>indicates failure. In that case, NOT having an else statement is likely
    >to mask subtle bugs and it's probably better to have:
    >
    >if preCondition:
    > doSomething()
    >else:
    > raise RuntimeError('X must be true.')
    >
    >which itself can be expressed differently so that you don't need the
    >else, e.g.,
    >
    >if not preCondition:
    > raise RuntimeError(...)
    >doSomething()

    In general, I recommend avoiding "negative" test conditions like this.
    However, I recommend them for testing preconditions at the start (or
    as early as possible) of a method. When there are multiple,
    related/dependent preconditions, using positive tests can lead to
    having the *useful* code nested in a confusing bunch of conditions.

    Using a linear sequence of negative test conditions at the top makes
    it more clear that it is indeed the preconditions being tested
    (because the code exits/returns/raises when the condition is true),
    rather than business logic. Plus, the business logic is not
    unnecessarily indented, which also help avoid long lines wrapping
    (your editor and printer prefences may vary).
    --dang
    Dang Griffith, Feb 23, 2004
    #6
  7. Harry George

    Bart Nessux Guest

    Peter Otten wrote:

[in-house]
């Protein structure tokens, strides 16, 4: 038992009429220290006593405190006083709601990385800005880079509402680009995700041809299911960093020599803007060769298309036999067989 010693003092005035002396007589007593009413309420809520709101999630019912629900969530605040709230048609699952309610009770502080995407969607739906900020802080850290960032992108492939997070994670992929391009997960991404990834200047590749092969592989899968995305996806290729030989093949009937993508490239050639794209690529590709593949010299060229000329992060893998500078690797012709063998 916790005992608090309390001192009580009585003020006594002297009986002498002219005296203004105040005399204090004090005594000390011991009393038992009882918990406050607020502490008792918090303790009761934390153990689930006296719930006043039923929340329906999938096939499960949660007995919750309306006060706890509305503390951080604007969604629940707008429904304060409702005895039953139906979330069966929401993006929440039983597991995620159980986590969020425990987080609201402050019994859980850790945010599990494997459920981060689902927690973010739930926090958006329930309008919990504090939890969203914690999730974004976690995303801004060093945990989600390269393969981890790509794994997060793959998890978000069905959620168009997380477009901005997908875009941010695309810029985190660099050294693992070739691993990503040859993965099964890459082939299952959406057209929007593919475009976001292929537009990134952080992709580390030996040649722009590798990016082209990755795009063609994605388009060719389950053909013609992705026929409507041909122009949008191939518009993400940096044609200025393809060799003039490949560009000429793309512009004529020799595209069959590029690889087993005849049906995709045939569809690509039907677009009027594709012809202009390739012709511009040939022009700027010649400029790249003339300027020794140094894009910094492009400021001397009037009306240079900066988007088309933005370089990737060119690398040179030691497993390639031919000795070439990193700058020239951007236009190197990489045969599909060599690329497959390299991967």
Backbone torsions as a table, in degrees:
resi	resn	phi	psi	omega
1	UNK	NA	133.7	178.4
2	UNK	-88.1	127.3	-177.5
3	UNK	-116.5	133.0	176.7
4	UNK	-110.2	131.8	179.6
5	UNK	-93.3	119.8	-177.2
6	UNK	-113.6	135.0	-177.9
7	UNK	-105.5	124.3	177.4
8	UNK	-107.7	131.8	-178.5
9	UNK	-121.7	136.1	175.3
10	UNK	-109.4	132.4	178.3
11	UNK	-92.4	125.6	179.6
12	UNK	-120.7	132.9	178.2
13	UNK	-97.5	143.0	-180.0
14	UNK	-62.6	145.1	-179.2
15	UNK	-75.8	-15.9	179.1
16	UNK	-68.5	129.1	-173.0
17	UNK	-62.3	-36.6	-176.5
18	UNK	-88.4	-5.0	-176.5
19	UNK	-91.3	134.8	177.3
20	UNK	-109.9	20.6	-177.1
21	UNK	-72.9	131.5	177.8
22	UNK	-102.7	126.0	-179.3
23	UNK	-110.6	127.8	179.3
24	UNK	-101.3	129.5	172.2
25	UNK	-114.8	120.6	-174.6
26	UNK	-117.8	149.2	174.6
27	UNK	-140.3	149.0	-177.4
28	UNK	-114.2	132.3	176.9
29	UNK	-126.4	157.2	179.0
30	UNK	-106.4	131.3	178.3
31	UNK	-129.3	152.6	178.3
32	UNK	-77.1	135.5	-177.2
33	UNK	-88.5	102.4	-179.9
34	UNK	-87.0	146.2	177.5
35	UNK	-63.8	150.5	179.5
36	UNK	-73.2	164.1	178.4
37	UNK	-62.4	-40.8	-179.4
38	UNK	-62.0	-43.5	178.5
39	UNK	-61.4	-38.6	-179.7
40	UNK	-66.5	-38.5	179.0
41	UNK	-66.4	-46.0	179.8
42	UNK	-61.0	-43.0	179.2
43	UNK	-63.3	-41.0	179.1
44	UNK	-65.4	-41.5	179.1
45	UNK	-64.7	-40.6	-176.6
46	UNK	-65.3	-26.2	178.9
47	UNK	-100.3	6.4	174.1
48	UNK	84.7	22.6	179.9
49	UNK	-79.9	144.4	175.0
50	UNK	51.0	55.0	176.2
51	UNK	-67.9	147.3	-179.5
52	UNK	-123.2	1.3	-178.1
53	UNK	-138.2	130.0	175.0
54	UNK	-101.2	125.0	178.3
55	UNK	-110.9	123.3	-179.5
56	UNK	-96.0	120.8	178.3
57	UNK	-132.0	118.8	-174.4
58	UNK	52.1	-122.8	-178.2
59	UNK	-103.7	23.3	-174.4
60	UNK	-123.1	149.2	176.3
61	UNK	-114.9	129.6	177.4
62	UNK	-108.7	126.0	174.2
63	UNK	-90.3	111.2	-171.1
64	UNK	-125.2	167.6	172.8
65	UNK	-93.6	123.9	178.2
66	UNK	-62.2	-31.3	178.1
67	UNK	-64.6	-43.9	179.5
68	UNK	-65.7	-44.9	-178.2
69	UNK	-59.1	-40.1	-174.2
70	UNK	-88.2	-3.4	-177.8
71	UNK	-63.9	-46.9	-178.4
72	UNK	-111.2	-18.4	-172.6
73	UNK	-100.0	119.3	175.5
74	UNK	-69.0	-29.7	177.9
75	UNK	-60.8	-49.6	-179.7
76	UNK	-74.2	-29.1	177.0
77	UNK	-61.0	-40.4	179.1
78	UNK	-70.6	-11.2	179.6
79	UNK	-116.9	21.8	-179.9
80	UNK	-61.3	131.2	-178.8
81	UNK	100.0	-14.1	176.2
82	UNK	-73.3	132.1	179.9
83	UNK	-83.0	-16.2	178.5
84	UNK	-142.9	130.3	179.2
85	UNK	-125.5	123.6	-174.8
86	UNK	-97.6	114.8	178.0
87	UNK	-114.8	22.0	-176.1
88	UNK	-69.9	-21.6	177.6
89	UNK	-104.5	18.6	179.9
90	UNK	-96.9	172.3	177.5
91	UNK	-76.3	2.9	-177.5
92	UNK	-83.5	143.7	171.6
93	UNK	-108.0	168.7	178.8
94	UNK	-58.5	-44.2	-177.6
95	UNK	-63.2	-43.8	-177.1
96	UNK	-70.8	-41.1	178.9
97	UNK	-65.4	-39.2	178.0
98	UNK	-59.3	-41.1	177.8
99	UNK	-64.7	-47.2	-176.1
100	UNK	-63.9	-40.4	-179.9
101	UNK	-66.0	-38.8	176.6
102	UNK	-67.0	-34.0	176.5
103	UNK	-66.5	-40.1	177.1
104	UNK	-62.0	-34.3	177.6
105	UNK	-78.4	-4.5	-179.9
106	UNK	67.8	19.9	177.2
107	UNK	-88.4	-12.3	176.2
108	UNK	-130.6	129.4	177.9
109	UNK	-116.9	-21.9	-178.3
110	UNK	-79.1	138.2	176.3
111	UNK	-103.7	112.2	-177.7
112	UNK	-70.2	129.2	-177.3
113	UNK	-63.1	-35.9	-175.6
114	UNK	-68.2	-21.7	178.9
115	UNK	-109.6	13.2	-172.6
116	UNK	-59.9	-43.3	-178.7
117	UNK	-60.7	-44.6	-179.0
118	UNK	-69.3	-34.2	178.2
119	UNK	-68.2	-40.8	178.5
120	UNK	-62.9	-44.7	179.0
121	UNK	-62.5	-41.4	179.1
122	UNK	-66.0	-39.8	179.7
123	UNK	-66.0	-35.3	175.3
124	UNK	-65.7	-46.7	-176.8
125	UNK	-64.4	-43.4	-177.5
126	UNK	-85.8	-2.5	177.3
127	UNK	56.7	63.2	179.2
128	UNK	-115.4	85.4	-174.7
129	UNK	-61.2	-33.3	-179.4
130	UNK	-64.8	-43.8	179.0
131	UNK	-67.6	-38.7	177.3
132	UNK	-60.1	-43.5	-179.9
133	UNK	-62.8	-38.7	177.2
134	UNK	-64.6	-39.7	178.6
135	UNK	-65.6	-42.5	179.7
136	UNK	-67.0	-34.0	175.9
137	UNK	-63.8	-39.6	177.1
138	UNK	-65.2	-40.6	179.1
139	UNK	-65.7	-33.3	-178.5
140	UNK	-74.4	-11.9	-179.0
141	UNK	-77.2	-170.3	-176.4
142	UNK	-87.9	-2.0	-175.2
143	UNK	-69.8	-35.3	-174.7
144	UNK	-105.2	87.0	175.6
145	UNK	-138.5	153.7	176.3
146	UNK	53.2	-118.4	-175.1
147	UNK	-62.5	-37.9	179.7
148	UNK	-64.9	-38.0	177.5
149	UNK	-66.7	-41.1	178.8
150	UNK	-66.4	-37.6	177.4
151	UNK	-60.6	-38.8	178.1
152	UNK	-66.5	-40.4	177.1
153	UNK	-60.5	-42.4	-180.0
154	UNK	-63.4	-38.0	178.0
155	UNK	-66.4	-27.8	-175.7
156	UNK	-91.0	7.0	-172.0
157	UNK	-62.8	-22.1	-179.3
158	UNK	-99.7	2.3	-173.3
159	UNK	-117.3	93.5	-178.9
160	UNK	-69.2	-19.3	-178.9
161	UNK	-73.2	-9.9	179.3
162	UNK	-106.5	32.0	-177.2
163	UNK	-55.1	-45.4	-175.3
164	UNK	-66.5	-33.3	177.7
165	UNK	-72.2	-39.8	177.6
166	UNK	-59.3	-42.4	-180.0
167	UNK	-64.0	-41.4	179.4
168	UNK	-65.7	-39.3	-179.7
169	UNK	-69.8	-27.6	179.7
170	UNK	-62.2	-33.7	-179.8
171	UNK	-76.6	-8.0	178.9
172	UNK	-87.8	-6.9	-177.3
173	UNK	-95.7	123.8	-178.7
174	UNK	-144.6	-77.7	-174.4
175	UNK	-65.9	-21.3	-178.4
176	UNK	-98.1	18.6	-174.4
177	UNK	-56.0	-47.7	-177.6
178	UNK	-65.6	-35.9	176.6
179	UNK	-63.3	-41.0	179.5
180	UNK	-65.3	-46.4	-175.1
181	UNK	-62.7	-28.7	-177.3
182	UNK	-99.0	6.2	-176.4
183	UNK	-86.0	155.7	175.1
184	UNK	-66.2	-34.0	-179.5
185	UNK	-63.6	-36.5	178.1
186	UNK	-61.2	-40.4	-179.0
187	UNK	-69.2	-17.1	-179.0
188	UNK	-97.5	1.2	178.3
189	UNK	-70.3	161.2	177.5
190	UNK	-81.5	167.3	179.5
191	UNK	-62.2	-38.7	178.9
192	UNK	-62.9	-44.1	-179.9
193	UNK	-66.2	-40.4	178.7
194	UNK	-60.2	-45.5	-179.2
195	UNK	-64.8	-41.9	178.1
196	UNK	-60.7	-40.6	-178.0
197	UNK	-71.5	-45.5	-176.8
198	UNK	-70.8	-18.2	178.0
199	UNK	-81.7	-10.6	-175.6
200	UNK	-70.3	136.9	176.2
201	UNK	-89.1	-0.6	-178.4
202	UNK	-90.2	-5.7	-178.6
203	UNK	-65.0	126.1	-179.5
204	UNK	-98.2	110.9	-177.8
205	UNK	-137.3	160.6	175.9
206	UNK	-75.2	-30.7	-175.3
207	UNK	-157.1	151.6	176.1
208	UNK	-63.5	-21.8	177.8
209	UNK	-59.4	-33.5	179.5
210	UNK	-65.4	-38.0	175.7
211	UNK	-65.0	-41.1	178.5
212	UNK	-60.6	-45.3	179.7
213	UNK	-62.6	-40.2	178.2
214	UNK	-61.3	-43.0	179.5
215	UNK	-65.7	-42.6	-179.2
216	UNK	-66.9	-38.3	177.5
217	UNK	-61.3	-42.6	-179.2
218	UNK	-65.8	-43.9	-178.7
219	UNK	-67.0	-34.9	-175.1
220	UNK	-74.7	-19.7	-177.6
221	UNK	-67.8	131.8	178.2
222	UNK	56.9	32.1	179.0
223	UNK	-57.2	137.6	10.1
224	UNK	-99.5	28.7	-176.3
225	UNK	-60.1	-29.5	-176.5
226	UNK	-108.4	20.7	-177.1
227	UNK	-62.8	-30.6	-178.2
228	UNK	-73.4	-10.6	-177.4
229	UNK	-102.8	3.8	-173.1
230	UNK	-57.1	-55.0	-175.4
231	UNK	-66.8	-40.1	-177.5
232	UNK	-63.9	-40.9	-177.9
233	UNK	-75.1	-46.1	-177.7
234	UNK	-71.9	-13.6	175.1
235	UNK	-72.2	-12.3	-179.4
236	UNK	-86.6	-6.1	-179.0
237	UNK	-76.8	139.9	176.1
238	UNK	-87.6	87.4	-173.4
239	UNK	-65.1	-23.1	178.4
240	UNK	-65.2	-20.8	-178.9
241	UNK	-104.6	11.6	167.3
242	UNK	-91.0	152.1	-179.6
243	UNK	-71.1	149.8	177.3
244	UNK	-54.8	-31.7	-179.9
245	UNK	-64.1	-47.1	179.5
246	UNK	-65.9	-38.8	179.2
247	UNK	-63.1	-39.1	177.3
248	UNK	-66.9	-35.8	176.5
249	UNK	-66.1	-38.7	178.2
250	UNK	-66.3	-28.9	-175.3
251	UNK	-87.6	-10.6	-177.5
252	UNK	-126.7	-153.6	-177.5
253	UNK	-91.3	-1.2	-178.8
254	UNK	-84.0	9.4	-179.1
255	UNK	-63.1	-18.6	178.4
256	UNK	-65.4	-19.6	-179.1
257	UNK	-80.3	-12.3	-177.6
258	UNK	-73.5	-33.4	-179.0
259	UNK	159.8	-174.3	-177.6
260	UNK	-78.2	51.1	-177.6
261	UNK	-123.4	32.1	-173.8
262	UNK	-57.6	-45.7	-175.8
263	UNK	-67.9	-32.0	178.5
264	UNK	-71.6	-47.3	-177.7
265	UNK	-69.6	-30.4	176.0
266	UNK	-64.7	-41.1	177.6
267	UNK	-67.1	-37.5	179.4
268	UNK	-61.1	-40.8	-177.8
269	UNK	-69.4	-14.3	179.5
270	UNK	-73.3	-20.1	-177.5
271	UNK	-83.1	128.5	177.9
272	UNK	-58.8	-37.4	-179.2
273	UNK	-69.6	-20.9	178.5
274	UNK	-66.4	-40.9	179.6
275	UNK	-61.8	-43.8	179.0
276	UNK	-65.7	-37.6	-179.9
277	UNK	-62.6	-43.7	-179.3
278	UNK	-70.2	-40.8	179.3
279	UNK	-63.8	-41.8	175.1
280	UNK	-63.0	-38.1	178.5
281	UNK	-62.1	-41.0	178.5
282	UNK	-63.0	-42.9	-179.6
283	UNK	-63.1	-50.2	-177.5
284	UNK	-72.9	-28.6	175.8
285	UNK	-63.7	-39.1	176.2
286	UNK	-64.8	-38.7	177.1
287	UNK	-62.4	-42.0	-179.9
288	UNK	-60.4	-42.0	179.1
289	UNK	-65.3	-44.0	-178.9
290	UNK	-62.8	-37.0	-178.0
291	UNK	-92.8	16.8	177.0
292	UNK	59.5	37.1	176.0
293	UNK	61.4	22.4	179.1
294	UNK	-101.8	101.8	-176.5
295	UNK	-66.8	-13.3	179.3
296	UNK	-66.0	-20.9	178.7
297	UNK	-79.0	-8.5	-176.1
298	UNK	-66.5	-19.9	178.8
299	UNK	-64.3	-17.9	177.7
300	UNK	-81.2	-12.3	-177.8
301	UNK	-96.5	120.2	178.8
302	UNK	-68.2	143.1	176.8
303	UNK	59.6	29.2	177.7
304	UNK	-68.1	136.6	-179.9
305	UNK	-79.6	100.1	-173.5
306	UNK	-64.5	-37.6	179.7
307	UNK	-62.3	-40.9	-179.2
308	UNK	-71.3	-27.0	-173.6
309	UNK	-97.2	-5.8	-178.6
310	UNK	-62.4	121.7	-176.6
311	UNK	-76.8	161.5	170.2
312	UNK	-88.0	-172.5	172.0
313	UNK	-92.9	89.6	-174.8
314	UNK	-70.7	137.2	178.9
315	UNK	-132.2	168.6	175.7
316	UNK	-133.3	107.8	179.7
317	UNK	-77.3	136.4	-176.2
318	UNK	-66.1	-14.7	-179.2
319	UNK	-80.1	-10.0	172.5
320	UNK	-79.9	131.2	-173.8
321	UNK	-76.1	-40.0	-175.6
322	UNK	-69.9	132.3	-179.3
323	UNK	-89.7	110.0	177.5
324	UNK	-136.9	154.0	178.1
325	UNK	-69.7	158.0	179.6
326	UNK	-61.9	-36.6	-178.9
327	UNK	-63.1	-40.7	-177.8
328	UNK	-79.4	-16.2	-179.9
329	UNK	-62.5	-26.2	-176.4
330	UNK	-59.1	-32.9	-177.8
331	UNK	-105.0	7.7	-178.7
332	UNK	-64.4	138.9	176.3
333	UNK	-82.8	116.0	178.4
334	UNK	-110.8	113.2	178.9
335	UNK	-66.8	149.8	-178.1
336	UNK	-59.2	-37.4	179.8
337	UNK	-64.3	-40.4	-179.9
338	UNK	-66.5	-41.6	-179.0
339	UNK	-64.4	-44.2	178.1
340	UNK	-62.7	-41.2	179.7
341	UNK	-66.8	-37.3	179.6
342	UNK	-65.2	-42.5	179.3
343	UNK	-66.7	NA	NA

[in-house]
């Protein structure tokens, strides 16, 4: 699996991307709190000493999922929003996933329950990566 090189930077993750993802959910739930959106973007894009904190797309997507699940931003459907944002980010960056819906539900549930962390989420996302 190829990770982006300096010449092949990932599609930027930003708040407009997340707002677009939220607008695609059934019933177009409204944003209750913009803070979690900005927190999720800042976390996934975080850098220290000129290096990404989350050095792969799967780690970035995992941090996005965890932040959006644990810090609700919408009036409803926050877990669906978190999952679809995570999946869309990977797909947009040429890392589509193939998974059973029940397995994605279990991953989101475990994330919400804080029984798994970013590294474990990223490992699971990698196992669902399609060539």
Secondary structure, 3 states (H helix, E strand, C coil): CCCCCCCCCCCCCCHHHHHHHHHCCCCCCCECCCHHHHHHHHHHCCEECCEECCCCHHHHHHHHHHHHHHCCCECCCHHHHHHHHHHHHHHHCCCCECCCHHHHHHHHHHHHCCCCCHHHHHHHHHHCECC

> Bart Nessux wrote:
    >
    >
    >>Should an if statement have a corresponding else statement? Or, is it OK
    >>to have an if statement by itself. For completeness, it seems the two
    >>should be together, but from experience I know that a if statement by
    >>itself works just fine. Below is an example:
    >>
    >>if x >=0:
    >> DO SOMETHING
    >>
    >>Would it be better, or perhaps more complete, written like this:
    >>
    >>if x >=0:
    >> DO SOMETHING
    >>else:
    >> DO SOMETHING ELSE

    >
    >
    > No direct answer, but a good way to learn about this kind of questions is to
    > study real code, and the best way to learn from the masters would probably
    > be to look into the python library.
    >
    > Now, from the pointless statistics department, a little script that counts
    > occurences of both if and if...else:
    >
    > <ifstats.py>
    > #!/usr/bin/env python